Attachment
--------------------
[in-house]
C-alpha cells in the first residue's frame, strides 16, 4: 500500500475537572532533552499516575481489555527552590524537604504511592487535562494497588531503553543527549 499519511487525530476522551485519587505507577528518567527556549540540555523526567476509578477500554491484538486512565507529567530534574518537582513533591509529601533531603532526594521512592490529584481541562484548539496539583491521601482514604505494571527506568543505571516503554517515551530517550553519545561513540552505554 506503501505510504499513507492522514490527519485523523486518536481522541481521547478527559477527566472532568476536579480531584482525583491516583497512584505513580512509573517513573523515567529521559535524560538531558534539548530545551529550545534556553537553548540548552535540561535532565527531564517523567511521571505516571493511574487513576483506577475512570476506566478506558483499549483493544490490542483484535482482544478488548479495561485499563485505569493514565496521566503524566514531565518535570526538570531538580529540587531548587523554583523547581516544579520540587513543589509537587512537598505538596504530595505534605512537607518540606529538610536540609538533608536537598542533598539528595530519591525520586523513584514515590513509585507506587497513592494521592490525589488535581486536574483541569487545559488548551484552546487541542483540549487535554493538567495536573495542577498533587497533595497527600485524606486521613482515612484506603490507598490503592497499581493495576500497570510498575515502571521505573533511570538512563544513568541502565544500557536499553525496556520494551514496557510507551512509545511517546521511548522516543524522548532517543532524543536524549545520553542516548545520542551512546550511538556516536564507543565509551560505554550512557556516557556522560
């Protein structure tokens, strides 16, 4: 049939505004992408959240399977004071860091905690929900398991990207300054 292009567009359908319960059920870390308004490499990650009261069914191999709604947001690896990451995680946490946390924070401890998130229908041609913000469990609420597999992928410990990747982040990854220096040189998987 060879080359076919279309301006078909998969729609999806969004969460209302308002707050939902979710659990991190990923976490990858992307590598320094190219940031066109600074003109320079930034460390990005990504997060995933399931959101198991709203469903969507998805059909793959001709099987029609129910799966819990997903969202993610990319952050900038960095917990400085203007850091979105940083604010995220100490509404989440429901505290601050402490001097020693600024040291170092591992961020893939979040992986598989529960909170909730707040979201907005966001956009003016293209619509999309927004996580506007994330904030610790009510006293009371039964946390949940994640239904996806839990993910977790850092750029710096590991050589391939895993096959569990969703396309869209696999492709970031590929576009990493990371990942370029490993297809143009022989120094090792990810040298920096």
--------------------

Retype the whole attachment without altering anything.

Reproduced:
[in-house]
C-alpha cells in the first residue's frame, strides 16, 4: 500500500475537572532533552499516575481489555527552590524537604504511592487535562494497588531503553543527549 499519511487525530476522551485519587505507577528518567527556549540540555523526567476509578477500554491484538486512565507529567530534574518537582513533591509529601533531603532526594521512592490529584481541562484548539496539583491521601482514604505494571527506568543505571516503554517515551530517550553519545561513540552505554 506503501505510504499513507492522514490527519485523523486518536481522541481521547478527559477527566472532568476536579480531584482525583491516583497512584505513580512509573517513573523515567529521559535524560538531558534539548530545551529550545534556553537553548540548552535540561535532565527531564517523567511521571505516571493511574487513576483506577475512570476506566478506558483499549483493544490490542483484535482482544478488548479495561485499563485505569493514565496521566503524566514531565518535570526538570531538580529540587531548587523554583523547581516544579520540587513543589509537587512537598505538596504530595505534605512537607518540606529538610536540609538533608536537598542533598539528595530519591525520586523513584514515590513509585507506587497513592494521592490525589488535581486536574483541569487545559488548551484552546487541542483540549487535554493538567495536573495542577498533587497533595497527600485524606486521613482515612484506603490507598490503592497499581493495576500497570510498575515502571521505573533511570538512563544513568541502565544500557536499553525496556520494551514496557510507551512509545511517546521511548522516543524522548532517543532524543536524549545520553542516548545520542551512546550511538556516536564507543565509551560505554550512557556516557556522560
């Protein structure tokens, strides 16, 4: 049939505004992408959240399977004071860091905690929900398991990207300054 292009567009359908319960059920870390308004490499990650009261069914191999709604947001690896990451995680946490946390924070401890998130229908041609913000469990609420597999992928410990990747982040990854220096040189998987 060879080359076919279309301006078909998969729609999806969004969460209302308002707050939902979710659990991190990923976490990858992307590598320094190219940031066109600074003109320079930034460390990005990504997060995933399931959101198991709203469903969507998805059909793959001709099987029609129910799966819990997903969202993610990319952050900038960095917990400085203007850091979105940083604010995220100490509404989440429901505290601050402490001097020693600024040291170092591992961020893939979040992986598989529960909170909730707040979201907005966001956009003016293209619509999309927004996580506007994330904030610790009510006293009371039964946390949940994640239904996806839990993910977790850092750029710096590991050589391939895993096959569990969703396309869209696999492709970031590929576009990493990371990942370029490993297809143009022989120094090792990810040298920096």